Precita Eyes Mural Arts and Visual Center at 2981 24th St., in the Inner Mission is home to a non-profit mural arts center, store and awareness program representing local mural art and artists. Visit their locale to purchase posters of the art and find out more about the locations and artists. Continue reading
This narrow little neighborhood squeezed between Golden Gate Park and Kirkham Avenue sprouted out of the sand. From the eastern boundary of Stanyan Street, the Inner Sunset District runs along the four wide avenues of Lincoln, Irving, Judah and Kirkham and ends at 19th Avenue. Once a wasteland of billowing dunes, the Inner Sunset is now a family neighborhood, chock full of outstanding restaurants, cafes and sandwich shops. The N-Judah Muni rail line slices through the district, providing fast downtown access via the Judah Streetcar Tunnel. Lincoln Way provides a quick outlet for cars headed in toward the Haight, or out toward the Outer Sunset and Ocean Beach. The border with Golden Gate Park gives residents easy access to the wild green forests and man-made green fields of this San Francisco landmark. Though Lincoln Way is the neighborhood’s main artery, the main commercial district runs along the length of Irving Street. Blessed by a wave of Asian-American immigration in the 1970’s and 1980’s, the area boasts some of the city’s finest Asian restaurants, including the award winning Ebisu Sushi and the wonderful Marne Thai several doors down. Dotted up and down this corridor are numerous restaurants, boutiques, shoe shops and novelty stores. There is no shortage of sub shops, sandwich shops, creperies and coffee houses as well. The area’s oldest waterhole, the Little Shamrock has been servicing locals since 1893. Don’t overlook the charm and walk-ability of this little neighborhood hub. Very convenient to UCSF and USF it lives up to it’s role of providing housing to the residents and students who work and school there. Close to park and a direct line to the beach –what’s not to love.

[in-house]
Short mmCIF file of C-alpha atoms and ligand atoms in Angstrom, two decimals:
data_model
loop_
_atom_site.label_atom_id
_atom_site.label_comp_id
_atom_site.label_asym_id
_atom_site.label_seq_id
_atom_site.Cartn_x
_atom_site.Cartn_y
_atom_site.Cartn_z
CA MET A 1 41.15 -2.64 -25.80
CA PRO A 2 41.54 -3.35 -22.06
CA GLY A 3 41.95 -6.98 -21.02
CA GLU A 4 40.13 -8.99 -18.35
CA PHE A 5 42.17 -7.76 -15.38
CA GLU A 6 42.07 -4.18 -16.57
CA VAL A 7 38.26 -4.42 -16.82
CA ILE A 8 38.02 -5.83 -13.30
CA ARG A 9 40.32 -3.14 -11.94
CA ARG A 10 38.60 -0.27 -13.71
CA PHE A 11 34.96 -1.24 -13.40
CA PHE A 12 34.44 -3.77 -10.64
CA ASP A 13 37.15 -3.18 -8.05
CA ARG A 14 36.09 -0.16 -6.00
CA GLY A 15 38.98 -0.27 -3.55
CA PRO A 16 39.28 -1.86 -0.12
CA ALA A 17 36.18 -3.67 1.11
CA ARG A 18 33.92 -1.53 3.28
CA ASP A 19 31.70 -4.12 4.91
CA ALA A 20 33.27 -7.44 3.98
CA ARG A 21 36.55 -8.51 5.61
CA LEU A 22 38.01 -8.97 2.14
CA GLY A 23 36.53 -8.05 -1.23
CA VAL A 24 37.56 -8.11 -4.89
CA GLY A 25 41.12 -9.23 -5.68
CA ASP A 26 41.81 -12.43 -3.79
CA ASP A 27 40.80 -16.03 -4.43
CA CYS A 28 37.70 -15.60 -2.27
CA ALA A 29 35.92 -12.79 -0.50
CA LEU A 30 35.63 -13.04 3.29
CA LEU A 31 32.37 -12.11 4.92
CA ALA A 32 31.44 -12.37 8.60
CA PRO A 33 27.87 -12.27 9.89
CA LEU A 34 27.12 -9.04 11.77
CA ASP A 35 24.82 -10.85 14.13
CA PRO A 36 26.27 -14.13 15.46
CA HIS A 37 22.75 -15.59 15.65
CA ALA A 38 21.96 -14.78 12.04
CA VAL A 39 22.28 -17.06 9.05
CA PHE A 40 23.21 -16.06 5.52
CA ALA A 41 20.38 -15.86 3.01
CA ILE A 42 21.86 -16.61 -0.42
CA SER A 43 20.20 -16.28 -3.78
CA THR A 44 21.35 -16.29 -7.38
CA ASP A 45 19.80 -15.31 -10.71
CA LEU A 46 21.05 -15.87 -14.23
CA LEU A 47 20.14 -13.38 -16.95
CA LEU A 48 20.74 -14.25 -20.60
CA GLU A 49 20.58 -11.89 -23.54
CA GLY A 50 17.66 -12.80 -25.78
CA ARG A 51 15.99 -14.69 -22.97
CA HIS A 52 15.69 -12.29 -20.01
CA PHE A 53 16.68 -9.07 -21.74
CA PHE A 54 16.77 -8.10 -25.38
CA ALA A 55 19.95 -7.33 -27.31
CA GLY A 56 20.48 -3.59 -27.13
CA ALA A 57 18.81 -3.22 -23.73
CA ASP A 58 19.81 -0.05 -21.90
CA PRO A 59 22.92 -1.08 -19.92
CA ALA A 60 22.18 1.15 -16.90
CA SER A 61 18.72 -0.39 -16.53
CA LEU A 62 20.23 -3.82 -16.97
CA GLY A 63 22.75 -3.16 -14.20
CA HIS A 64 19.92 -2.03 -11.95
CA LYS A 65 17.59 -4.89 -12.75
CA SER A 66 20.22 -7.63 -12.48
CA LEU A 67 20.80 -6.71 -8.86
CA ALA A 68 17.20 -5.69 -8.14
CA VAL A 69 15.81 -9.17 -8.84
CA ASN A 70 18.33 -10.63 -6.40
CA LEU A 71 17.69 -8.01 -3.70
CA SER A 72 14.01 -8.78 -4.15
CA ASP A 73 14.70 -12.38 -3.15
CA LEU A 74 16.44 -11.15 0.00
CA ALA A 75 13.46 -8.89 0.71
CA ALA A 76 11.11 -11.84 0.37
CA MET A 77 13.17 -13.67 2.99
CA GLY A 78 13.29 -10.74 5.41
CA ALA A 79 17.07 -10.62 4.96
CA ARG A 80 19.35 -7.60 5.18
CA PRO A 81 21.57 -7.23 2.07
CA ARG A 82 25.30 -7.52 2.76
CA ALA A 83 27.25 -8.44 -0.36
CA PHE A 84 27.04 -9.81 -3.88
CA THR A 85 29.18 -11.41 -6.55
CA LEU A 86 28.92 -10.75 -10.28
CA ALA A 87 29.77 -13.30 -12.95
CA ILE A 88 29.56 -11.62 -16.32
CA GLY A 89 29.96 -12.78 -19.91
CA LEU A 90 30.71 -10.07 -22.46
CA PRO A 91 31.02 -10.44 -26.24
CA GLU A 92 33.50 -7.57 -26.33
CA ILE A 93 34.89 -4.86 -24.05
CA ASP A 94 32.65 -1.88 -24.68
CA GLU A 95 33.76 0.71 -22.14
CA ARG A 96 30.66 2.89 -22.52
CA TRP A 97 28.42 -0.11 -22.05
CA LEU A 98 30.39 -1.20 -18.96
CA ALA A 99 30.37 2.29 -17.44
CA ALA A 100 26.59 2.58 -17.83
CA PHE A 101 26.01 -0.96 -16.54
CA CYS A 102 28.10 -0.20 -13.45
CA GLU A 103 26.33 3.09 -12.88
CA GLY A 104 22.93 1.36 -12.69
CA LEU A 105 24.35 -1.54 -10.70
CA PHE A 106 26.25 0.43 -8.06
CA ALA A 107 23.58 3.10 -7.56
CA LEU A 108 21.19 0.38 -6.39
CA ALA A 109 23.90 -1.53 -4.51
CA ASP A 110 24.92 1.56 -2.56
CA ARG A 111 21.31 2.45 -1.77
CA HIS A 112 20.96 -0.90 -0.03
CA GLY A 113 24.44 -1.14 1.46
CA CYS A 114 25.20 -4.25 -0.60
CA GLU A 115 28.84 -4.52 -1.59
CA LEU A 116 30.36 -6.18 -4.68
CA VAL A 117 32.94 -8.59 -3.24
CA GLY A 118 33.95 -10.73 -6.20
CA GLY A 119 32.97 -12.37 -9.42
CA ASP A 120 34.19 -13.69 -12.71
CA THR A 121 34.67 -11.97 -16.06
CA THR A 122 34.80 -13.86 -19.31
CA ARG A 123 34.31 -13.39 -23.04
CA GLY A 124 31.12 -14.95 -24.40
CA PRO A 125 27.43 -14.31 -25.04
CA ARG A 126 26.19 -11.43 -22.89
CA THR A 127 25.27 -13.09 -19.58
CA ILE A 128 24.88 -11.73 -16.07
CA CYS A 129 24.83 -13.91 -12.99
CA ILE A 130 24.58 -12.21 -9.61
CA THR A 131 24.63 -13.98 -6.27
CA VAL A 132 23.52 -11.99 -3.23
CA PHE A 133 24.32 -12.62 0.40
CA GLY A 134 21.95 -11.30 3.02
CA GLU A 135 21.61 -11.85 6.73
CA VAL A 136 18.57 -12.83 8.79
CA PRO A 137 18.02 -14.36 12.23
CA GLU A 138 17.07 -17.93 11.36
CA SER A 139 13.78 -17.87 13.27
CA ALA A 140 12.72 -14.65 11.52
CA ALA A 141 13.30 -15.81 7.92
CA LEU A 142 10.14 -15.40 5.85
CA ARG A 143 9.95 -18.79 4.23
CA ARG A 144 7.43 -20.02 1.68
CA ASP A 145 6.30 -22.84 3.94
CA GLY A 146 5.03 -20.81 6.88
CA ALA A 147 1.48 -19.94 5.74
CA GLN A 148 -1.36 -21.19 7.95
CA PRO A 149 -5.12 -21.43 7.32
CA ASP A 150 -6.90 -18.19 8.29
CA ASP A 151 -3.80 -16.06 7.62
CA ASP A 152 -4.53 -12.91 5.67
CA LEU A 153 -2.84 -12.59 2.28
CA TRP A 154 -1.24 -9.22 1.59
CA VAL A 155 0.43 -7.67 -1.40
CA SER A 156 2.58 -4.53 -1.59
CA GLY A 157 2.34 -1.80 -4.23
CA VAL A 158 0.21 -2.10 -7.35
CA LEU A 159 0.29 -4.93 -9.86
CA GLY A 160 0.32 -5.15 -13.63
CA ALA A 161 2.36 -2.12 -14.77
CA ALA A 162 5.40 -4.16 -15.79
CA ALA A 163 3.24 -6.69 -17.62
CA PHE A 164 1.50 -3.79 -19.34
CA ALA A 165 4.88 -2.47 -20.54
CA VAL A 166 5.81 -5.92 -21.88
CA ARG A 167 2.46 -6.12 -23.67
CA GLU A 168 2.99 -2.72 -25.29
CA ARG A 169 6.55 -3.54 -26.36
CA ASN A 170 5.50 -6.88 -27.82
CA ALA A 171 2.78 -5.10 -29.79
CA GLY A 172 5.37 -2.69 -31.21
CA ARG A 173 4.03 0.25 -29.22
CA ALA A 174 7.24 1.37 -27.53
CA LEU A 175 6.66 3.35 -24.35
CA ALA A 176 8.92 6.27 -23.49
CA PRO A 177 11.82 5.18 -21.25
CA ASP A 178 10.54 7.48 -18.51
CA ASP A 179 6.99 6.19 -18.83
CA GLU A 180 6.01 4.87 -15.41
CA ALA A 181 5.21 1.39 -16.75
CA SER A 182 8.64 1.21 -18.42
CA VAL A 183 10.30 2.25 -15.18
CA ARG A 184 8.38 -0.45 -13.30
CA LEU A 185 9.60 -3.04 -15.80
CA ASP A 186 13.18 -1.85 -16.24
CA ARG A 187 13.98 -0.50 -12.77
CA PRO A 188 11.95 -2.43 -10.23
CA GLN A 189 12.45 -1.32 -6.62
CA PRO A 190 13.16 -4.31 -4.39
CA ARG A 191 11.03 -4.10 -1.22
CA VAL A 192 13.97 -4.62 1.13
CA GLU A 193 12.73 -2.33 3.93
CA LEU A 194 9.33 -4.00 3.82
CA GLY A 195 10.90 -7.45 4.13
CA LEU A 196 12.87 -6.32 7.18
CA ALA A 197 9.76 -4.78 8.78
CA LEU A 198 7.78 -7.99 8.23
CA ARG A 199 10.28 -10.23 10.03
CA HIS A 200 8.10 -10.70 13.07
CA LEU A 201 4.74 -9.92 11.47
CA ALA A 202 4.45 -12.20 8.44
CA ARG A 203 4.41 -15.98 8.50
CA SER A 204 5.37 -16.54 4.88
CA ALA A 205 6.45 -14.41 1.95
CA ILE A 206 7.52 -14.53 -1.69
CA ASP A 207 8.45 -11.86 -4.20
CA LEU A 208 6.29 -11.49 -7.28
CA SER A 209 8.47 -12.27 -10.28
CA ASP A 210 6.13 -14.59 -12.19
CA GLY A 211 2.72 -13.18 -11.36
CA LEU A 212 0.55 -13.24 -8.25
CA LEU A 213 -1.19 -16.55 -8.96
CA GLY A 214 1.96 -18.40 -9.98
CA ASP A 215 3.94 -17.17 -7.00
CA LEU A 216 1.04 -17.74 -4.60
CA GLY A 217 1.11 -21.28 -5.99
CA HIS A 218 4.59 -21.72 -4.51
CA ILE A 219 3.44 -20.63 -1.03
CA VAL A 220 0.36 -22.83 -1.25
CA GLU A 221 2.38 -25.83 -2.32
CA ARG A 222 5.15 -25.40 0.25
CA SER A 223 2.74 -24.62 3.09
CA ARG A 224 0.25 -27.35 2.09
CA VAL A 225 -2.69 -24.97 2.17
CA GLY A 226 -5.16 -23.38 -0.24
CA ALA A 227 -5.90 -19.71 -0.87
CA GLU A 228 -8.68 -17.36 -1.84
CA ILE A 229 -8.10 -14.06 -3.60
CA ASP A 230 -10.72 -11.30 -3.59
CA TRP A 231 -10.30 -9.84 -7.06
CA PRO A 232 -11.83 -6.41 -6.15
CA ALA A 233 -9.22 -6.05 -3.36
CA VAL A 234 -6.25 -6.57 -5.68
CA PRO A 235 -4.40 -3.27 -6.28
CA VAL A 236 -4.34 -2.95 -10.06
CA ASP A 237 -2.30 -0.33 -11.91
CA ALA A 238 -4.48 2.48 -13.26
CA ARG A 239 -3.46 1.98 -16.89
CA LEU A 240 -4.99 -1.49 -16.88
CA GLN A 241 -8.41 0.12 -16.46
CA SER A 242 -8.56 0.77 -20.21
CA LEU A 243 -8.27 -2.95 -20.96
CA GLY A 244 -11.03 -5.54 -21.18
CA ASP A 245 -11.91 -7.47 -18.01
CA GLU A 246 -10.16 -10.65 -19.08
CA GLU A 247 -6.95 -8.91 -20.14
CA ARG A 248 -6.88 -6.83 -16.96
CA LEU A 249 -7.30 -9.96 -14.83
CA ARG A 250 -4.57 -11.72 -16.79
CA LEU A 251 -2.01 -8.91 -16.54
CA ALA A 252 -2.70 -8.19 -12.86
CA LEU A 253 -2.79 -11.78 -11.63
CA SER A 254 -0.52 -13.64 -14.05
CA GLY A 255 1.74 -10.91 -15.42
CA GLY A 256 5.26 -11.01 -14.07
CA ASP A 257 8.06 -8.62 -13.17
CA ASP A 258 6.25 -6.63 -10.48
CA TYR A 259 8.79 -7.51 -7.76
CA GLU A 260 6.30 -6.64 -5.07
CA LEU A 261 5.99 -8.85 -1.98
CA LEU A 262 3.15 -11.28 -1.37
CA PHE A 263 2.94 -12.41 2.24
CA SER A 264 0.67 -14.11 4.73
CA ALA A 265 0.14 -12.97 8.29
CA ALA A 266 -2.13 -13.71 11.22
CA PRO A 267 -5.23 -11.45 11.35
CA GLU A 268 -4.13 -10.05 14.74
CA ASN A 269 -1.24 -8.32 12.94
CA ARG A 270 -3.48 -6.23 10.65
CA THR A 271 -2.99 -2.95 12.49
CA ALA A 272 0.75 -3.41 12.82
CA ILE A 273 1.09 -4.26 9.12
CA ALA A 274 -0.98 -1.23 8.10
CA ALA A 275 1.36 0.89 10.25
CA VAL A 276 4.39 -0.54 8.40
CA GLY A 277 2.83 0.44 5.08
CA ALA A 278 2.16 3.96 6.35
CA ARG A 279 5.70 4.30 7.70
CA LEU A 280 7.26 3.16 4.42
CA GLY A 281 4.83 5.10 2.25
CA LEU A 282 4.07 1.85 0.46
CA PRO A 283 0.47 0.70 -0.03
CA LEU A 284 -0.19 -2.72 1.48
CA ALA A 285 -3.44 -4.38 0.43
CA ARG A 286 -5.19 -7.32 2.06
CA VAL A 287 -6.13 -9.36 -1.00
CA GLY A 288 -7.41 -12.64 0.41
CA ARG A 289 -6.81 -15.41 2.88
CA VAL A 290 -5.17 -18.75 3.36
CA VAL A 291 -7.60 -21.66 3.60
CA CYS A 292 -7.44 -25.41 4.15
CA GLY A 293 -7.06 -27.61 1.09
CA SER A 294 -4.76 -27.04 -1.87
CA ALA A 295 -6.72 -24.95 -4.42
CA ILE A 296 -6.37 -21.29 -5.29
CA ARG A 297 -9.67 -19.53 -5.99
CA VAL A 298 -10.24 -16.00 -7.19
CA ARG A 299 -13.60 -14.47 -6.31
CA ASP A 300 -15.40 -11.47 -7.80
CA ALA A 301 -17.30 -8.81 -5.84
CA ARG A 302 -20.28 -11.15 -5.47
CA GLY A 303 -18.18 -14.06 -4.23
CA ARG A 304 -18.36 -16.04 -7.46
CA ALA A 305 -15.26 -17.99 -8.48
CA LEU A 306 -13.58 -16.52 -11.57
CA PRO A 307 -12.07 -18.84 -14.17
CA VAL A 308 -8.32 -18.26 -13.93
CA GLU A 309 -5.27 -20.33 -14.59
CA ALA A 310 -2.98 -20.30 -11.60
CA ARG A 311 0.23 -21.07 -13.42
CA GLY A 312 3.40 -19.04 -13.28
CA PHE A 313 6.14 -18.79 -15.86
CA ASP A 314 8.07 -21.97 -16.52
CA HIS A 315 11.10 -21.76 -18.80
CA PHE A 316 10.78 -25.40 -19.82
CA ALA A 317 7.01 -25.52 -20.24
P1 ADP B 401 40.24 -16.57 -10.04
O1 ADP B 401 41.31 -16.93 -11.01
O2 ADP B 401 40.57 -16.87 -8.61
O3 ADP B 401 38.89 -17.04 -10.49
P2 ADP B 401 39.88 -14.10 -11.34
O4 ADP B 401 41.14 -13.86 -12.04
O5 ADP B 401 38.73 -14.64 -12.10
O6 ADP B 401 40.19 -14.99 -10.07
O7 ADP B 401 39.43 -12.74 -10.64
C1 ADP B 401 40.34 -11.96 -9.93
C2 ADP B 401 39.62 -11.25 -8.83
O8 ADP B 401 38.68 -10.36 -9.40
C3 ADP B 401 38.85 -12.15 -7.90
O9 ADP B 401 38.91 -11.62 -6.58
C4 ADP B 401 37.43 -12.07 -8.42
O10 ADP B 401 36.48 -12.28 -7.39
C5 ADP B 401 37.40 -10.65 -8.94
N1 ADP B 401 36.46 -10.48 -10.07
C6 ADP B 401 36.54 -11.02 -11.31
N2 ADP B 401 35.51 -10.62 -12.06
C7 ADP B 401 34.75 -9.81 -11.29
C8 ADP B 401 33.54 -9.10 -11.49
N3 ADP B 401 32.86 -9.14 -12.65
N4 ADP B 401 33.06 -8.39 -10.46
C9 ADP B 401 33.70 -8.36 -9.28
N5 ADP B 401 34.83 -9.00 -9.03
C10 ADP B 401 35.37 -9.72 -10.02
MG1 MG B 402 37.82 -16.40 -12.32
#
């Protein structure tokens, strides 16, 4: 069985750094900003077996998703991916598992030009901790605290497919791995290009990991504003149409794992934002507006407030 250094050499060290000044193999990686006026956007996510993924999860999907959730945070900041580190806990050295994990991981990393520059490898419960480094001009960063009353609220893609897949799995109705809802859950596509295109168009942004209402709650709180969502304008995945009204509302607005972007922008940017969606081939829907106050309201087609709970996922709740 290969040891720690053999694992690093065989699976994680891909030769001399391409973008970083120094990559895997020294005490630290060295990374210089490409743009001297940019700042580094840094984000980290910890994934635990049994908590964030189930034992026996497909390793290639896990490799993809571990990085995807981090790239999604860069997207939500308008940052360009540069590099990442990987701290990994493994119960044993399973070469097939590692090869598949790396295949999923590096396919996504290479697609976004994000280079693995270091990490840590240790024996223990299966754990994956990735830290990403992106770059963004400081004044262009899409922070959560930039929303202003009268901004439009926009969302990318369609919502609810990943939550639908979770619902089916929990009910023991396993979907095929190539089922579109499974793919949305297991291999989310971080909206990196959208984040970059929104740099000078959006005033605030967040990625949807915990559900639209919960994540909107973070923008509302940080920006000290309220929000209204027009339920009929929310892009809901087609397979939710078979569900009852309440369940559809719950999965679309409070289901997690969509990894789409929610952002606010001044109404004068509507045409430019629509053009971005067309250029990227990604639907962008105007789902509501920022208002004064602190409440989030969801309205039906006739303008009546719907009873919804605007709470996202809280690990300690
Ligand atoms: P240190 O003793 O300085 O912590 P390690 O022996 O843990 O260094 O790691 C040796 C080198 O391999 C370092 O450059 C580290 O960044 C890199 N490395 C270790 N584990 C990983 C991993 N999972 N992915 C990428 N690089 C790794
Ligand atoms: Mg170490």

Capping the northern-most tip of the San Francisco peninsula, the Presidio is 1500 acres of cypress, eucalyptus, and pine forests, grasslands, meadows, ocean bluffs, trails, beaches, a seal of wildflowers, the city’s last free-flowing creek, and what remains of a 220 years of military occupation. There are hiking trails and vistas with outstanding views of the Bay and San Francisco beyond. Now part of the Golden Gate National Recreation Area, the park possesses spectacular views of the Golden Gate Bridge and San Francisco Bay. Long abandoned as a fortification, the Presidio developed into an army administrative, then medical center. It’s still home to t area research institute, the century-old San Francisco Military Cemetery, and an 18-hole golf course. Today Skywalker Ranch has relocated here – George Lucas; film operations and a sales office that leases and sells old homes to civilians. Today’s visitors are drawn to Baker Beach and the pre-Civil War- era Fort Point, which both offer spectacular views of the big orange bridge. At high tide, fantastic waves bash, crash and smash the seawall approach to Fort Point, a favorite destination for runners and dog walkers. Surfers and windsurfers love the water under the bridge and off Crissy Field, which is a great old landing strip that offers miles of lawn, walking, beach and dog beach to its’ visitors. Her you will find wind surfing and sailing competitions, a view of Alcatraz plus the tide pools of the bay. Home to families and individuals looking for a country feeling in the city, tinged with a little bit of history. Marin county commuters would be happy to live so close to the GGB.